Blockchain: Digitally Rebuilding the Real Estate Industry

August 24, 2017

There are tremendous potential applications for blockchain technology, an innovative distributed ledger database system, within the real estate industry. The commercial real estate (CRE) industry appears to take pride in keeping several aspects of its operations secret, such as comparable lease rental rates, property prices, and valuations, to create a possible competitive advantage. However, secrets are hard to keep—and may not even be desired—in todays hyperconnected and digitized world. In response to greater demand for transparency, technology advancements and the disintermediation by startups are gradually making some of this information public. As a result, property-related information is increasingly available in digital and paper form. However, a significant portion of the digitized information is hosted on disparate systems, which results in a lack of transparency and efficiency, and a higher incidence of inaccuracies that creates a greater potential for fraud.

Benefits of blockchain technology

As CRE companies invest in a multitude of technologies to meet their varied business requirements, it may be worthwhile to first understand the benefits of blockchain technology:

Near Real Time – The blockchain enables near real-time settlement of recorded transactions, removing friction and reducing risk, but also limiting ability to charge back or cancel transactions.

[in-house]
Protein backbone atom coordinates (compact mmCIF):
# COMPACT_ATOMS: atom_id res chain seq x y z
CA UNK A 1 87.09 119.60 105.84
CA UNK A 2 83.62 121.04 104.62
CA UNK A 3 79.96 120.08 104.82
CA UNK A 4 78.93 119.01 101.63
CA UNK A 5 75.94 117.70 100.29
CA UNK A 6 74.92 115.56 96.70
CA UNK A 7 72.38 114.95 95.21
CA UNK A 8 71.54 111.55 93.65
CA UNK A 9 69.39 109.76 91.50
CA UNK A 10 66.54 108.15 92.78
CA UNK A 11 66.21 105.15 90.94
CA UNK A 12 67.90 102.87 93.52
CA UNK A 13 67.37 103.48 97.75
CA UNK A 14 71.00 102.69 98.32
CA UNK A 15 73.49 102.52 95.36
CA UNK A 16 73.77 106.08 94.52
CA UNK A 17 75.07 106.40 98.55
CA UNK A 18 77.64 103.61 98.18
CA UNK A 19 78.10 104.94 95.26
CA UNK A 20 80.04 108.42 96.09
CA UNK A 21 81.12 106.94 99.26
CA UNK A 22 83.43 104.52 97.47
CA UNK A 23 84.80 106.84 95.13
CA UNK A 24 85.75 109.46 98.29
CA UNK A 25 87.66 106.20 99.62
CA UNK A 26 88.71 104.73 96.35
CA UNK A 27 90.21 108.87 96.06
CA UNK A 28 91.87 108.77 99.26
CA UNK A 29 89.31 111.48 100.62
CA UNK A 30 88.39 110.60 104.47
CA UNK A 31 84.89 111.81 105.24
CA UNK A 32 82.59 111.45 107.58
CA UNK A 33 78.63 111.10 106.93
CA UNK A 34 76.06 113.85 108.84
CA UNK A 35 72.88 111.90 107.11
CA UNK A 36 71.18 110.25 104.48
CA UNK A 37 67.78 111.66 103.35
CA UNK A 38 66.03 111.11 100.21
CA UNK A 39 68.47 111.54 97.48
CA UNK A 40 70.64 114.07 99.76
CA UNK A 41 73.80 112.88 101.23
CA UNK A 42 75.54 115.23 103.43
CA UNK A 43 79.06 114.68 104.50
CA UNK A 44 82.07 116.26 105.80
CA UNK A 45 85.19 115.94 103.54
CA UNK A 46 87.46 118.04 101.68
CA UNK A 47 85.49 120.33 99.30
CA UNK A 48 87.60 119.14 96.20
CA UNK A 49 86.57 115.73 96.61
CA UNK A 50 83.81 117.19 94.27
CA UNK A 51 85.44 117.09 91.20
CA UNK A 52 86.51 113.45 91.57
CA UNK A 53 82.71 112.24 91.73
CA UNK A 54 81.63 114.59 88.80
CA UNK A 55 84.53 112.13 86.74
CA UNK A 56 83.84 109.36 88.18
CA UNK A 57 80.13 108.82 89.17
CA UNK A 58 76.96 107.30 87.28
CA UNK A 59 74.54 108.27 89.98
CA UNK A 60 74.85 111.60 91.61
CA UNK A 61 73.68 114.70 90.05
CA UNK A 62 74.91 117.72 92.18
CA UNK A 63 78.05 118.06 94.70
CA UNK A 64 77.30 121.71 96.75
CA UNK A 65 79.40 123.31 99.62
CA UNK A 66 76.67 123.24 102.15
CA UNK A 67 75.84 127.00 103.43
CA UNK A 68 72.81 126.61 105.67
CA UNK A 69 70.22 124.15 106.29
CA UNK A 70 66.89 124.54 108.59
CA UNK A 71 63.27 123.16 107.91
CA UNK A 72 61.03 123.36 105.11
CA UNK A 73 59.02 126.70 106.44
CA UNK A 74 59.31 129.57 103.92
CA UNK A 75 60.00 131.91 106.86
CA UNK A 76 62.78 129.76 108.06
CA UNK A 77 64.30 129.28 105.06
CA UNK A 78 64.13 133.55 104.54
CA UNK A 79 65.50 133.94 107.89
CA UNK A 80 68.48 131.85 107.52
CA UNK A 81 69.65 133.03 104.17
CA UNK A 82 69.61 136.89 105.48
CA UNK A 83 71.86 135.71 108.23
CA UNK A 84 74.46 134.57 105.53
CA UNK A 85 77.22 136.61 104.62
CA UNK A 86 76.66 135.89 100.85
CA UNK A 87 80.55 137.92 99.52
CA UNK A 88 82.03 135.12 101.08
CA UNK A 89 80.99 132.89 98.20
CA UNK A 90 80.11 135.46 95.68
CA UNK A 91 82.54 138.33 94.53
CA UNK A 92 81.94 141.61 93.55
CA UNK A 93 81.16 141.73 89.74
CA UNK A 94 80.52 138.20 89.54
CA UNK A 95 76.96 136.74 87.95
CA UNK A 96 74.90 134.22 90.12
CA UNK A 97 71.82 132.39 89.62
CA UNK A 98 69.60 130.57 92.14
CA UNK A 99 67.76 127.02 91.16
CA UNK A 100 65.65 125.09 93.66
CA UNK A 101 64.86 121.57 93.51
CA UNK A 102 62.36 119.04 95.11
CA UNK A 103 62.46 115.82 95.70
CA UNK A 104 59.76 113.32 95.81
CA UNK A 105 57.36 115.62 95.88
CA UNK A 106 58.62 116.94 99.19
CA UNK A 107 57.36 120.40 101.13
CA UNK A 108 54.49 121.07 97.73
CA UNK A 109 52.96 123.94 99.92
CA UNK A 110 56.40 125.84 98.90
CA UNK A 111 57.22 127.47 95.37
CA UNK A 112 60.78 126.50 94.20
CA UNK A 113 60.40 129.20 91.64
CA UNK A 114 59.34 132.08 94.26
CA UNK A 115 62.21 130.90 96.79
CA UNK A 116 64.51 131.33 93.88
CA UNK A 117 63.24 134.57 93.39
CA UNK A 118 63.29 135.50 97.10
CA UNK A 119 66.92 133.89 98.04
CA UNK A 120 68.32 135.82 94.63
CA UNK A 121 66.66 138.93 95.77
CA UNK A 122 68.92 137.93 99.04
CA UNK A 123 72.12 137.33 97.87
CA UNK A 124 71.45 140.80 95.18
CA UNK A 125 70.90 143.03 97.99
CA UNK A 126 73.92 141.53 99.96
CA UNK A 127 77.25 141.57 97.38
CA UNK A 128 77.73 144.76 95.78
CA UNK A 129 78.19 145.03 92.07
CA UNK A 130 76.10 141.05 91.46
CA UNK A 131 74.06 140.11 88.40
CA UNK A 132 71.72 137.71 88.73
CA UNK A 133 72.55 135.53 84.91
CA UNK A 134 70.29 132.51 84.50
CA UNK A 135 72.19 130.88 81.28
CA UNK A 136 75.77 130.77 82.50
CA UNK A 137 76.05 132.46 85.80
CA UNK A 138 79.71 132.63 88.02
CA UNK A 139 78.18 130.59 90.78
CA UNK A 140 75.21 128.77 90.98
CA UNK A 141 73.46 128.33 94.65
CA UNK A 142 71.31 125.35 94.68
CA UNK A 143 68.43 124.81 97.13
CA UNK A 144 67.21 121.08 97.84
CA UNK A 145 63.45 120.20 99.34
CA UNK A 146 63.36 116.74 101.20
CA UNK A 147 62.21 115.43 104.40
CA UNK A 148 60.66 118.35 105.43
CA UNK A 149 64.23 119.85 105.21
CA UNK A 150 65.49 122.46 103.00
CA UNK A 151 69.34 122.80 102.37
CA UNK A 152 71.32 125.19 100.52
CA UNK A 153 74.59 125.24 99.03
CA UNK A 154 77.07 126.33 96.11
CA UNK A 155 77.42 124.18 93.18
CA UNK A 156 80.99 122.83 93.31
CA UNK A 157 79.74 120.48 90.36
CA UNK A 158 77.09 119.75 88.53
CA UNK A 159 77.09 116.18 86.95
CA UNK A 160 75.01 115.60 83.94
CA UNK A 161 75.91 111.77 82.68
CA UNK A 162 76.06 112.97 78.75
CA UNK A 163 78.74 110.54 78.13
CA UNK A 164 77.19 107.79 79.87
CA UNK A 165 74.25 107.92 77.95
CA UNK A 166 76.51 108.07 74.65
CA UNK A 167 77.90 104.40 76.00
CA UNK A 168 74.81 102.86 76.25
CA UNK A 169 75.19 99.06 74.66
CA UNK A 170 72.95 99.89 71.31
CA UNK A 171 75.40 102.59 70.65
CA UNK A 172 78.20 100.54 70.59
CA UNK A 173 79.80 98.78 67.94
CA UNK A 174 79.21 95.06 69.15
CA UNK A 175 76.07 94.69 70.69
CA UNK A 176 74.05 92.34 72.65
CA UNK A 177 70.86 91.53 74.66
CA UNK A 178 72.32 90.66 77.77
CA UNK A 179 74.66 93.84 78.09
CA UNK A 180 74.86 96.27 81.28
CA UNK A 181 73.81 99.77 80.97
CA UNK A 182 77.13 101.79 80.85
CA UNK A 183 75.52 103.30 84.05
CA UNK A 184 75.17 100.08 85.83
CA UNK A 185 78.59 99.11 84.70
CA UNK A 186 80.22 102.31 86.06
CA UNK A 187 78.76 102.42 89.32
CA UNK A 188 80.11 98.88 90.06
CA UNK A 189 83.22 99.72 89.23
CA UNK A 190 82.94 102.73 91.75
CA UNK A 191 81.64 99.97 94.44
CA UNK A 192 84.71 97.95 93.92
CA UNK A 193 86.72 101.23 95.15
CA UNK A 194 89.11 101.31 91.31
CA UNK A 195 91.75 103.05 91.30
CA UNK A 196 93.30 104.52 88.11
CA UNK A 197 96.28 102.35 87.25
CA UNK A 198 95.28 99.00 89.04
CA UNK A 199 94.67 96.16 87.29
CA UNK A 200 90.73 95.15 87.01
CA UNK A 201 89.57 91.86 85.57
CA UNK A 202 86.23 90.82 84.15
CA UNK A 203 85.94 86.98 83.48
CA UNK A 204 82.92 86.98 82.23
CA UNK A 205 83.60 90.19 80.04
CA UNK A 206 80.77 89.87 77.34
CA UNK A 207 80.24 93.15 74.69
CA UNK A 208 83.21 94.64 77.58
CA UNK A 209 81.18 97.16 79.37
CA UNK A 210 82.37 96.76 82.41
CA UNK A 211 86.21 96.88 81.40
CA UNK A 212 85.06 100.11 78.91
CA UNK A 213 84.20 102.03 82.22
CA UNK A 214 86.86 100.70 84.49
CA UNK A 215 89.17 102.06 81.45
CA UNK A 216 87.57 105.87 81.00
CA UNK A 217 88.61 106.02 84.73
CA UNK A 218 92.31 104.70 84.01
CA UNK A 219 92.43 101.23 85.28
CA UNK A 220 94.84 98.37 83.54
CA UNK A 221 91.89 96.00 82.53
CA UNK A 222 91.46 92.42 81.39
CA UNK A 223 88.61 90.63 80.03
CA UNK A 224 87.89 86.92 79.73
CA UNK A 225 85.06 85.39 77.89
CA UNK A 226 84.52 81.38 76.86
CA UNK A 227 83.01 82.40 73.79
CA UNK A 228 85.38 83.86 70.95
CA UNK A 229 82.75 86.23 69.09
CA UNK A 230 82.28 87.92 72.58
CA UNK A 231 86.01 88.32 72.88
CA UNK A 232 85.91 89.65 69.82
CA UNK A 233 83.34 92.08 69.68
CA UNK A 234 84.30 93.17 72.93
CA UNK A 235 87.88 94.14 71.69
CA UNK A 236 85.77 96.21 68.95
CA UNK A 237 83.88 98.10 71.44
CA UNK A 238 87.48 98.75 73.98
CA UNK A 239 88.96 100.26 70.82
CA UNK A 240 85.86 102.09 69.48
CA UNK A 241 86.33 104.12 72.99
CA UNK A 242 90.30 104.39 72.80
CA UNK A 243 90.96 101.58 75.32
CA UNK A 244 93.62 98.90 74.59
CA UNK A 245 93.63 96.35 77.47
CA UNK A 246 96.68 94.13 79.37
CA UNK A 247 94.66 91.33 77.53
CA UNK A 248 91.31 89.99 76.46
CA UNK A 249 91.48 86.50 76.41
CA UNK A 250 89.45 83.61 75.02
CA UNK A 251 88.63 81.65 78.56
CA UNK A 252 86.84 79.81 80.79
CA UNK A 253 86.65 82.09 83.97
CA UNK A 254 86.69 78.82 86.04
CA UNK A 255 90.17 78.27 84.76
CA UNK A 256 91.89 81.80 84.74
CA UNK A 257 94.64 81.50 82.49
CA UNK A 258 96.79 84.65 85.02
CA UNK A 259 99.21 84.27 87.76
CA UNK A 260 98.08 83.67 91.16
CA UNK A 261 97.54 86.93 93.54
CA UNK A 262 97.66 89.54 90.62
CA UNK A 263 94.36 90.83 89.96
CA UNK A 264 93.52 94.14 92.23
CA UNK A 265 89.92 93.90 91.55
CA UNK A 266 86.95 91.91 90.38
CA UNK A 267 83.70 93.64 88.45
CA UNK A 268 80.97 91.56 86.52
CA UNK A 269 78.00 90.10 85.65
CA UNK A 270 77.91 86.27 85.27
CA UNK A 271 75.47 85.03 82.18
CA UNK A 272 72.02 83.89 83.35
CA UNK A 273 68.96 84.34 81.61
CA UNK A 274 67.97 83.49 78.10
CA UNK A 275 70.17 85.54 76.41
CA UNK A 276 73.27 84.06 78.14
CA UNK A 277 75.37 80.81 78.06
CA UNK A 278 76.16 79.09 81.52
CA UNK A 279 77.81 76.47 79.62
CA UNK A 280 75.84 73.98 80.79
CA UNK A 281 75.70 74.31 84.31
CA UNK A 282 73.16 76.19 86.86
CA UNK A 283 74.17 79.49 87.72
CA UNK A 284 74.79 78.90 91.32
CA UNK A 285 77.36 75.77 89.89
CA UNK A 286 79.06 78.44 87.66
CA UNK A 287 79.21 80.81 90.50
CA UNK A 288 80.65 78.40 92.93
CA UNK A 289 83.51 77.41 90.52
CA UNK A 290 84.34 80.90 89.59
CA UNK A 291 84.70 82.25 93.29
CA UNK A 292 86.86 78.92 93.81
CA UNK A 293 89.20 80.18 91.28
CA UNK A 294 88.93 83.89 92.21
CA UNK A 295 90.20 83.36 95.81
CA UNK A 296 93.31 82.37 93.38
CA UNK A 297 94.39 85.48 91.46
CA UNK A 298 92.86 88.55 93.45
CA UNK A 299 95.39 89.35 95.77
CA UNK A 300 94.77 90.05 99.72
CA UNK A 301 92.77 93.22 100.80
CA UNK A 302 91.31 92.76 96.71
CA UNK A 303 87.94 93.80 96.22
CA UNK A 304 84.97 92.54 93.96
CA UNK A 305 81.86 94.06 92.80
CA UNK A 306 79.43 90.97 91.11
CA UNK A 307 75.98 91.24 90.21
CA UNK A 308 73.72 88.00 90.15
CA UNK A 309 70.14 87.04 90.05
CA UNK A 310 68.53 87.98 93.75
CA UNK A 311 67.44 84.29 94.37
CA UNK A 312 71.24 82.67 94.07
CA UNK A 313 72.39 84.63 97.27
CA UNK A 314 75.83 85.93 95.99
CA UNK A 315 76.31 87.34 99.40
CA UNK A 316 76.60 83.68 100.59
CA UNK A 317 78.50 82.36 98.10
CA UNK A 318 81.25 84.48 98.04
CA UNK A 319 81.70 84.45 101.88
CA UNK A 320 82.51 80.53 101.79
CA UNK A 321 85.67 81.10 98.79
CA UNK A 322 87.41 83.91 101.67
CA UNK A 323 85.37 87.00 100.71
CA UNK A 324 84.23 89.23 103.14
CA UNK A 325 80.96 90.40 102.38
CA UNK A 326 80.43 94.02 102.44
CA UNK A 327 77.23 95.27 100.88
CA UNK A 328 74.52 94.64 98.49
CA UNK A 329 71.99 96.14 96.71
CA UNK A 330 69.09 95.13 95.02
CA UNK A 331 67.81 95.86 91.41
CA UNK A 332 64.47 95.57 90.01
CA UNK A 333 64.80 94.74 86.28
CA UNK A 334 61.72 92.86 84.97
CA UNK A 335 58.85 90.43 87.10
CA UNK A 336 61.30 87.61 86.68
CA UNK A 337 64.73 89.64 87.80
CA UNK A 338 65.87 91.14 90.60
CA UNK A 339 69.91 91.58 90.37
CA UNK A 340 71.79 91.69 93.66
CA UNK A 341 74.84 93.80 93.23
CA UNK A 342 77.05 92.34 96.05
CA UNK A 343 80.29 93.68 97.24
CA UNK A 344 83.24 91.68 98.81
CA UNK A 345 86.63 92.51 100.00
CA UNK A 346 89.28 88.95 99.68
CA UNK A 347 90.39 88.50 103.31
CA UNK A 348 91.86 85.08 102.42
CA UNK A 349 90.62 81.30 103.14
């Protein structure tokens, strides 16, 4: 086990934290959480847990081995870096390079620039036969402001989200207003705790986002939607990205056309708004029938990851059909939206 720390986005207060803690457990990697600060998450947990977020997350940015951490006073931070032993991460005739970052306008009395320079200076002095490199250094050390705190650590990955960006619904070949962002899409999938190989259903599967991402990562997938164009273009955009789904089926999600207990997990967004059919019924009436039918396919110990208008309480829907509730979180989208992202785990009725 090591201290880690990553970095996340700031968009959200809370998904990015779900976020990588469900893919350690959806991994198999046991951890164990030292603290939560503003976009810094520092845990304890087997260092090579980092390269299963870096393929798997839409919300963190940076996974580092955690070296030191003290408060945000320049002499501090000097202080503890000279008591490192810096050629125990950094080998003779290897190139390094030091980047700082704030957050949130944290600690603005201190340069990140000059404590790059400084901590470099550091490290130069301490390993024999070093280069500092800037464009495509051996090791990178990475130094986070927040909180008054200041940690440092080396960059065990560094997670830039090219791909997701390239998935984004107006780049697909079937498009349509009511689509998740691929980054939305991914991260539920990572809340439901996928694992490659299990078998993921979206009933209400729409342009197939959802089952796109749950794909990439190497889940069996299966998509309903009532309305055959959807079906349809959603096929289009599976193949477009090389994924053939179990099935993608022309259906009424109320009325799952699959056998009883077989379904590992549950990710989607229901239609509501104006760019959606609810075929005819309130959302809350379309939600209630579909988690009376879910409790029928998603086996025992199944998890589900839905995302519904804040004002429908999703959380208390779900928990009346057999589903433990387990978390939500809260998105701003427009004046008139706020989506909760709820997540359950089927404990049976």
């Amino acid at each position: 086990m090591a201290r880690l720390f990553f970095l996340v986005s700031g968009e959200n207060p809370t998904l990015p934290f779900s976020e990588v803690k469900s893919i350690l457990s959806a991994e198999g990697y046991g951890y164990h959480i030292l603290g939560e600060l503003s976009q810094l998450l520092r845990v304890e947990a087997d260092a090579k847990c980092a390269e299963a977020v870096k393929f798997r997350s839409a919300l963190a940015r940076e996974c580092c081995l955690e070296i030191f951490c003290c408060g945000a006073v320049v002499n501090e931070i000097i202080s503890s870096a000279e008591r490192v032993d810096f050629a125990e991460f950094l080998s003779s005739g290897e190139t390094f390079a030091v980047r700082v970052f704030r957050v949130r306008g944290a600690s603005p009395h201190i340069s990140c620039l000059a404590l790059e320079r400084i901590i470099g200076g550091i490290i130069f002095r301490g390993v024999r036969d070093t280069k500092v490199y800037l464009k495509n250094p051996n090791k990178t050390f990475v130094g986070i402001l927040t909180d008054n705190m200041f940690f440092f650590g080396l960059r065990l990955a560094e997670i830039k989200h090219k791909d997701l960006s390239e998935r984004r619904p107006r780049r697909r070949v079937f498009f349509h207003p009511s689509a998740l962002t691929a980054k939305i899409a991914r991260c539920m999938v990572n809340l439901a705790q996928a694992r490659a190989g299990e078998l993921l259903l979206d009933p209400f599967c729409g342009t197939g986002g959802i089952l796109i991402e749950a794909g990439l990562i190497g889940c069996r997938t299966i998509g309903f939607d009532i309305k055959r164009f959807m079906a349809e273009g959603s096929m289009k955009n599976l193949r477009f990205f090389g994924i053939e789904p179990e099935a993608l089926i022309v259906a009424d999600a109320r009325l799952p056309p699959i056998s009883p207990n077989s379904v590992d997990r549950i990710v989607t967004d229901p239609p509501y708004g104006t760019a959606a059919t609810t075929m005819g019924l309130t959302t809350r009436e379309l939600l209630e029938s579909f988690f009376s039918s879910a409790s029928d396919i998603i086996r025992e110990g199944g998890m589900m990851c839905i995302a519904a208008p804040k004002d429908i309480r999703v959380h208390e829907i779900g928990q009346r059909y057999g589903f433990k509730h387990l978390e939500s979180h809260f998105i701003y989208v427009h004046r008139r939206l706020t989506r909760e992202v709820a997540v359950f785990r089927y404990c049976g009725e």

• Trustless environment – Blockchain technology is based on cryptographic proof, allowing any two parties to transact directly with each other without the need for a trusted third party.
  • Distributed ledger – The peer-to-peer distributed network records a public history of transactions. The blockchain is distributed and highly available; it also retains a secure source of proof that the transaction occurred.
  • Irreversibility – The blockchain contains a certain and verifiable record of every transaction ever made, which mitigates the risk of double spending, fraud, abuse, and manipulation of transactions
  • Censorship resistant – The crypto economics built into the blockchain model provide incentives for the participants to continue validating blocks, reducing the possibility of external influencers to modify previously recorded transaction records.

 Why consider blockchain for real estate leasing?

Need for a common database

Shared databases are critical for leasing transactions. One of the key examples is a multiple listing service, which collates property-level information from private databases of brokers and agents.

Multiple entities can modify database

Managing real estate properties involves several entities, such as owners, tenants, operators, and service providers, who provide, access, and modify a variety of information.

Lack of trust among entities

Many times, different participants in the leasing lifecycle do not have pre-existing relationships, which results in mistrust.

Opportunity for disintermediation